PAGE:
How to measure preschool quality

Advocates for preschool always say they want “high-quality” preschool. Preschool quality can be measured, but not the way states are trying to do it, writes Daniel Willingham. Most have adopted Quality Rating and Improvement Systems (QRISs) that measure inputs, such as class size and teachers’ education, rather than looking at what children are learning.

QRIS scores don’t predict student learning, concludes a new study published in Science.

It takes a trained observer in the classroom to evaluate quality, writes Willingham. That costs a lot more than counting inputs. The Classroom Assessment Scoring System (CLASS), which evaluates interactions between teacher and child, is a good — but not cheap — measure of quality, he writes. (It’s labeled “interactions” in this graph.)


Sara Mead has more on the problems with QRIS and the need to observe what’s actually going on in preschool classrooms.

Washington D.C. charter preschools and pre-K programs will be evaluated on reading and math scores, writes Sam Chaltain.

Just to clarify: we’re talking about three-, four-, and five-year-olds. Being Tested. In Reading and Math. With High Stakes attached for the schools that care for them.

Universal preschool is nearly a reality in D.C., where 88 percent of 3- and 4-year-old children are enrolled in preschool programs and at an expense of nearly $15,000 per child.

Math and reading will count for 60 to 80 percent of a school’s rating. If schools “opt-in” to adding a measure of social and emotional growth, it will count for 15 percent of the score for preschool and pre-K and 10 percent for kindergarten.

Charters already are using these assessments, responds Scott Pearson, who chairs the D.C. Public Charters School Board. “Many school leaders are reluctant to have significant portions of an evaluation of their school be based on an assessment of their students’ social and emotional development” because valid measures haven’t been well-established, he writes.

Early childhood programs routinely assess children without them realizing it’s a “test,” Chaltain writes. But these assessments have high stakes attached. Charters need a high ranking to raise money, acquire facilities and recruit families. They’ll be pressured to concentrate on raising reading and math scores.

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  1. I think it’s ridiculous to test preschoolers on reading. Not every kid is ready to read as a pre-schooler. My kids don’t get into the groove until 1st grade, but then a switch flips somewhere, and they go from non-reader to advanced in less than a month.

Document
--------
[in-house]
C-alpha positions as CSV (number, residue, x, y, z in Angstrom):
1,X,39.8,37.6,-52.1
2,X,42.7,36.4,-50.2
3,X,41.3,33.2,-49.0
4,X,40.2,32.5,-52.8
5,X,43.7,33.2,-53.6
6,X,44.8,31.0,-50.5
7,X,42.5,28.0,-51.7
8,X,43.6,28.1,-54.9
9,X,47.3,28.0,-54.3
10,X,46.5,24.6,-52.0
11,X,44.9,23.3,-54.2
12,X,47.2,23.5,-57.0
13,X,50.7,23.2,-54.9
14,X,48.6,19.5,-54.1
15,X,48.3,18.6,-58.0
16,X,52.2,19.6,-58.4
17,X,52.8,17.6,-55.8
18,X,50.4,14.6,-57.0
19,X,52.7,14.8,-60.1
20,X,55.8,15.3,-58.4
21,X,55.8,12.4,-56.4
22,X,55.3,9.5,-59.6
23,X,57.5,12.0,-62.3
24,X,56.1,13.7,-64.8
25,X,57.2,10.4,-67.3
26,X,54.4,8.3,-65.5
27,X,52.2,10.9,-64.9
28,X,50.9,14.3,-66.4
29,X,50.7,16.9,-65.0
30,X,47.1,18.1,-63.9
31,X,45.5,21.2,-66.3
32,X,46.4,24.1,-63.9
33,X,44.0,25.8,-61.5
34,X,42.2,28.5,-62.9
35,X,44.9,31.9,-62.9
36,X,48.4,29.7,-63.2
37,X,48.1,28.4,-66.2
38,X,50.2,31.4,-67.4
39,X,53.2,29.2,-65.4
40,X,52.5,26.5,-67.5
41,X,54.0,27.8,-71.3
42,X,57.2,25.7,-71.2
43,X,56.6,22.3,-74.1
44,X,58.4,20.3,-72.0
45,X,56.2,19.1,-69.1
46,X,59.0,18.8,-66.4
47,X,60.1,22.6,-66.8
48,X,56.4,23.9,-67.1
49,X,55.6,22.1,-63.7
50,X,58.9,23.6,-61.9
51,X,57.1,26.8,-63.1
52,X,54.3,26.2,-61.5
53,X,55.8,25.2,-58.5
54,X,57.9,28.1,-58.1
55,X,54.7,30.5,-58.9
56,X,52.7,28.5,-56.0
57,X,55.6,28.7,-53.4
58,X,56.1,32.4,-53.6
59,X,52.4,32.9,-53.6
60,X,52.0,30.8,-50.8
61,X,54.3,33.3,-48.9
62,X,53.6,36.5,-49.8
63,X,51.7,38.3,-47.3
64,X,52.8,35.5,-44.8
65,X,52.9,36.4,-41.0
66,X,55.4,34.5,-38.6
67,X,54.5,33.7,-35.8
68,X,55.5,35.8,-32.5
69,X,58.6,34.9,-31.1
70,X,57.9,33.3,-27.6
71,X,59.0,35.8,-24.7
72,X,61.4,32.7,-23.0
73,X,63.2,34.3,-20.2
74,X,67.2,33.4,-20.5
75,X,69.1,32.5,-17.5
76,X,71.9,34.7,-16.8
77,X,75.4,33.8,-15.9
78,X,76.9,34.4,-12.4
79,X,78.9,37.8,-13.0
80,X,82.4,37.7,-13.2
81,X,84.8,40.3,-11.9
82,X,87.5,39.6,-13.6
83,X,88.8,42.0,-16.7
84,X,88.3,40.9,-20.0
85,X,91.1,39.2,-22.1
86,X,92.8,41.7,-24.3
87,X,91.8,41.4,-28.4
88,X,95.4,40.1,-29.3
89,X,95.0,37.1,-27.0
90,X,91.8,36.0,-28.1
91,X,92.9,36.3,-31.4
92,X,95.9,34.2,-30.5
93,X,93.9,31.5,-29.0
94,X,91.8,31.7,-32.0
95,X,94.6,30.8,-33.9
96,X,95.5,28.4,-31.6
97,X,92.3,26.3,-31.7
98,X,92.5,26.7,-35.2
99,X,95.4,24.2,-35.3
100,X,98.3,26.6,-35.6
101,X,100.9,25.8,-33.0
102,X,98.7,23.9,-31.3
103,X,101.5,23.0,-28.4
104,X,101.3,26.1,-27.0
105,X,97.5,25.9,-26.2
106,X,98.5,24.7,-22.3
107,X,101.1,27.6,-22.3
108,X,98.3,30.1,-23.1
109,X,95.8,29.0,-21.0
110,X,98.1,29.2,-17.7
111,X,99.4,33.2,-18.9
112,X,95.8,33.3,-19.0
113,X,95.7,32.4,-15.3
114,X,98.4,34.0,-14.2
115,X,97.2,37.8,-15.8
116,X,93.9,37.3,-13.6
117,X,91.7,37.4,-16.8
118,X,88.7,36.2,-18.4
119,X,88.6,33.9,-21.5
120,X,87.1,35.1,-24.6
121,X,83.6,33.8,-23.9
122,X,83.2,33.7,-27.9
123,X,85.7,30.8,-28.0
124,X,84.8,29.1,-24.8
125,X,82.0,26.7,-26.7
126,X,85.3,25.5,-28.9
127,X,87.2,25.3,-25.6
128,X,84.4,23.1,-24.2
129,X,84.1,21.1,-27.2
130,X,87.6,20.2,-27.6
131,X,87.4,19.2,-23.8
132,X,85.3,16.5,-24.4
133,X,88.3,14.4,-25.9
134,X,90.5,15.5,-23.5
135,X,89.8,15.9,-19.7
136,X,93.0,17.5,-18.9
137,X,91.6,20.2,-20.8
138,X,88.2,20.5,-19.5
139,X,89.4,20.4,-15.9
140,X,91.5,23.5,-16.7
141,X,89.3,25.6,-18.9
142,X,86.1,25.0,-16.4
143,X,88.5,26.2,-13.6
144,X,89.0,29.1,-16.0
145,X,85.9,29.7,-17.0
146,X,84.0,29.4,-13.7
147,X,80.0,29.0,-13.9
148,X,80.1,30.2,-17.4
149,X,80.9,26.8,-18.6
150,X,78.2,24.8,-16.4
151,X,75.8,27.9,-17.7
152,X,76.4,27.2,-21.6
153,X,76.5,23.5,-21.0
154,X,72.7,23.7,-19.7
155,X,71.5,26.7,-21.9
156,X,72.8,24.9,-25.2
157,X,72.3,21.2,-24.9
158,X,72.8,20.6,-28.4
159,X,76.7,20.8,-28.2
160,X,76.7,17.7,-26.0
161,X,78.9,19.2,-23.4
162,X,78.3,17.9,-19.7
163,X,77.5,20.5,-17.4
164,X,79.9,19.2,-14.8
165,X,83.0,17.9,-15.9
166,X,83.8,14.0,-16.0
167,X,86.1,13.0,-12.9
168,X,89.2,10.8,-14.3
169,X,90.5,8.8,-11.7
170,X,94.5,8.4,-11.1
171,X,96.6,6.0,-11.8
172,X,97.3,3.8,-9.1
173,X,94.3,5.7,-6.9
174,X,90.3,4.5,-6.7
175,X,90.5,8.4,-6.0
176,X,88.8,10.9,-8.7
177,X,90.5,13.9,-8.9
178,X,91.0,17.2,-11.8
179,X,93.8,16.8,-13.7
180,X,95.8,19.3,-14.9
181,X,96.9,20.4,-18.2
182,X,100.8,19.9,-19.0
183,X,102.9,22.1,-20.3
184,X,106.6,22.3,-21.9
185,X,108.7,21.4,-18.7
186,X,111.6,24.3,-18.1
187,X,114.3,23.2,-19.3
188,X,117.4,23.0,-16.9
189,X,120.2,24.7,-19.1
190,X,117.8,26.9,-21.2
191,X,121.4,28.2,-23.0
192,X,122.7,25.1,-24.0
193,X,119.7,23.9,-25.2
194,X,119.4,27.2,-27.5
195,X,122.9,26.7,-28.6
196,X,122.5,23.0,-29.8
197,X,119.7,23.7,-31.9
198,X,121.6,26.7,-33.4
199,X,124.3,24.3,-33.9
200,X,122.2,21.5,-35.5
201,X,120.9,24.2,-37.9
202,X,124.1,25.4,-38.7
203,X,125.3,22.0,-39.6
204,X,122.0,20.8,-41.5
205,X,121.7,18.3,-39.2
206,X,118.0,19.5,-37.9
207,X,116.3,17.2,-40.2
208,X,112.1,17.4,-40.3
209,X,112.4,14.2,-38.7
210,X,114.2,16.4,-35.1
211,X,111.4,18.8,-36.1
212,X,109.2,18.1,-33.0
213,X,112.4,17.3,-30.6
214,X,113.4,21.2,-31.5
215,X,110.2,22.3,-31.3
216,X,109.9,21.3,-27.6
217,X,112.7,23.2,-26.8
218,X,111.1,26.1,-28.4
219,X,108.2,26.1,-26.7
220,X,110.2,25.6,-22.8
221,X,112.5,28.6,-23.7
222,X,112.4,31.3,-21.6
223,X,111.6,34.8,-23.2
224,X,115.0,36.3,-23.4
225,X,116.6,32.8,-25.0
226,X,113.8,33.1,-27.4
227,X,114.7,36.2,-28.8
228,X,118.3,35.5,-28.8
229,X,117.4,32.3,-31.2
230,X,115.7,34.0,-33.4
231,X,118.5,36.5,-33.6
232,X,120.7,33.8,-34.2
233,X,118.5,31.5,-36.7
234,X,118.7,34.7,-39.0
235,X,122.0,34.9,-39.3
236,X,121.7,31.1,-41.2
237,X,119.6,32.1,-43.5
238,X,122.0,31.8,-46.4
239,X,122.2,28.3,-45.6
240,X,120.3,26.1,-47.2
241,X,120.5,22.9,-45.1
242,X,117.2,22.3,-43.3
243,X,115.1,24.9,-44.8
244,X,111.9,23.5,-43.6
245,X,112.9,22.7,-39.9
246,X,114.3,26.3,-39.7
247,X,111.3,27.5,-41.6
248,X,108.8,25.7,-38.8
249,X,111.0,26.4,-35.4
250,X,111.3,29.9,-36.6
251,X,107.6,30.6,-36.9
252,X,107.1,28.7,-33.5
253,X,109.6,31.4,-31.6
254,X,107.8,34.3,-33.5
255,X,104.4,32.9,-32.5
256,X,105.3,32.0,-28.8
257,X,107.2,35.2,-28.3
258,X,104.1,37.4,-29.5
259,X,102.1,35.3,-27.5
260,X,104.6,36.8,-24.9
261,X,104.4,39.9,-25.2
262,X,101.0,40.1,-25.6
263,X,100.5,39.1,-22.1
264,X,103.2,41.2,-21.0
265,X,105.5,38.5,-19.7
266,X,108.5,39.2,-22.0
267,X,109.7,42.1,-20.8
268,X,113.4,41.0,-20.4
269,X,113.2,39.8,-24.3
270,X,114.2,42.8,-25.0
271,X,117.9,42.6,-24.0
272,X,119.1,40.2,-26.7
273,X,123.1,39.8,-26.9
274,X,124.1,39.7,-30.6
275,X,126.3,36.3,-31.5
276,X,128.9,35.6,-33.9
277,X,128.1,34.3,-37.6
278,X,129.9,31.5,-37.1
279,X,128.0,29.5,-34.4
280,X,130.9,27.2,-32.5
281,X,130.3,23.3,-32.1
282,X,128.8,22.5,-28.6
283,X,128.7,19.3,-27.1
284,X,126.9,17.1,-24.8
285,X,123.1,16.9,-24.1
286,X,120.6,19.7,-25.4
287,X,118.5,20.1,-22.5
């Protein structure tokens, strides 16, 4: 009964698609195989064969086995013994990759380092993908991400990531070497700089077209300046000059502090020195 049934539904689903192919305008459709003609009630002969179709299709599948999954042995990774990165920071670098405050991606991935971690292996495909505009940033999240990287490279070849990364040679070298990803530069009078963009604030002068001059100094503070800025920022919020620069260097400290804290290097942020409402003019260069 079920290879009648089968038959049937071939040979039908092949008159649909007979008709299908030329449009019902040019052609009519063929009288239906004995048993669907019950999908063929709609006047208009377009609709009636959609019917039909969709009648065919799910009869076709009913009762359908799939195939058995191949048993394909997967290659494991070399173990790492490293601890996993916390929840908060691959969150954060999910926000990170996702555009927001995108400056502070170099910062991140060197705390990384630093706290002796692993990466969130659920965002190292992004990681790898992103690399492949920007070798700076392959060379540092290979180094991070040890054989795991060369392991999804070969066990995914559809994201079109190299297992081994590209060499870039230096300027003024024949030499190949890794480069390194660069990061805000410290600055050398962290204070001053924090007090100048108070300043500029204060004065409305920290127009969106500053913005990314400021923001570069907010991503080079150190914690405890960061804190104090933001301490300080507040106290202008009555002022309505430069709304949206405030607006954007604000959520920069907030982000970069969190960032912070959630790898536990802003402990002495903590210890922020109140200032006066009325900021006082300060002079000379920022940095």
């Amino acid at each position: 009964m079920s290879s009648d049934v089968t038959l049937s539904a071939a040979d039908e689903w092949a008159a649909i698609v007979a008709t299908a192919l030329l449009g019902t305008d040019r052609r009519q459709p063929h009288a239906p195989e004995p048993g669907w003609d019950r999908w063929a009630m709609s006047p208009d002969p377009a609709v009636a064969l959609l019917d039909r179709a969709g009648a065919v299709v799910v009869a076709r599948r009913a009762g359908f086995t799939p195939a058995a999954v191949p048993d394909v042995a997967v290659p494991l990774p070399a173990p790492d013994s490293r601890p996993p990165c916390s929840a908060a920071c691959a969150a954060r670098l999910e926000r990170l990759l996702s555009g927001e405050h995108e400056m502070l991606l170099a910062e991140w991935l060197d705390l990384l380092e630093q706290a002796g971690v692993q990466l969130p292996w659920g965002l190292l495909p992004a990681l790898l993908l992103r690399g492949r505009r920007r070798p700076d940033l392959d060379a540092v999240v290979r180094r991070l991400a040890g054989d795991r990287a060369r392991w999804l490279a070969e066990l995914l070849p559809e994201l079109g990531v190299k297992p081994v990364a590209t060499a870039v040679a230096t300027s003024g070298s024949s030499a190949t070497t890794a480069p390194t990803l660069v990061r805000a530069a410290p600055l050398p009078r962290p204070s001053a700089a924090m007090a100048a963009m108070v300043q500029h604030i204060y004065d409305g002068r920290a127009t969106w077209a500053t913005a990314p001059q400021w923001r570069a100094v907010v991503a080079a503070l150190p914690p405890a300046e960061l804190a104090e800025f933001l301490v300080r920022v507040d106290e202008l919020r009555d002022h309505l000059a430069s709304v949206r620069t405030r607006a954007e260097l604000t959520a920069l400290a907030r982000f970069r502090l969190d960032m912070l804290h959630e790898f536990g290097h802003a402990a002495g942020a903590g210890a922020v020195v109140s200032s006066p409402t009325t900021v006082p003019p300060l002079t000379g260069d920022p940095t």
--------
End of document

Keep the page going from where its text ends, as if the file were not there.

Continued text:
Why? Because starting phonics young is actually not as helpful as interesting read alouds. If a kid has a good listening vocabulary and tons of background knowledge, the jump from ‘learning to read’ to ‘reading to learn’ takes very little time, since phonics aren’t that complicated once they click.

    If you push kids too soon, they develop space-monkey decoding strategies that actually hold them back later on.

    A high quality pre-school should give urban kids what the children of educated parents get at home– books, TV shows and experiences full of interesting, exciting CONTENT. (I’m including TV shows because Wild Kratts is truly magnificent in terms of science and nature knowledge,)

  2. $15K per kid for preschool? I guarantee you that average parents who teach their 3-4 year-old the basics at home rather than send them off to preschool do not spend anywhere near that amount (even if they do take them to museums and participate in other enriching activities) and somehow manage to get their tykes ready for kindergarten/1st grade. Why should it take $15K to teach a 3-4 year-old?

    Something smells fishy ~

    • Lee, Lee. You’re forgetting lost wages. Why, that mom staying home to teach her tot COULD be hauling in a million dollars a year as a CEO! (/sarc)

      It’s almost like the ‘stable parent who cares’ may be more important than the other stuff…

  3. I can see issues with both arguments. First, way back when I was in preschool (in the late 70s at a church), they helped us with our ABCs…every so often they’d sit with one of us while the class played and see if we knew our letters, which were on little squares of paper in a pringles can. They wrote down how many we missed so that we could practice them. Cheap, accurate, and low stress – we loved the 1 on 1 time!

    Second, there are a lot of us out here who don’t really care how our preschool rates academically. I know it’s heresy, but I send/sent my kids to preschool because its easier than organizing playdates all the time. They learn things, which I’m happy about, but I teach them at home. I know that, for some parents, preschool academics are important…that’s fine, but I’d hate for it to be the standard by which all preschools are judged.

  4. Inputs are the tool of choice in public education. Teachers are judged with so little thought that worthless ed degrees (a relative actually took 2 grad beanbag classes – and I think she was a better than average ES teacher, and one solid in math/sci) equate to “highly qualified” and real-world content degrees do not. A relative with a master’s in EE from a top engineering school and decades of experience at a top-level tech firm isn’t considered qualified to teach HS math/physics, a local pharmacist isn’t qualified to teach chem, a French major who spent HS in France in a regular French HS isn’t qualified to teach French, a relative with a master’s in math from a top university isn’t qualified to teach math etc – credentialism rules the public schools. Private schools don’t play that game; I know some who won’t consider an ed major for anything.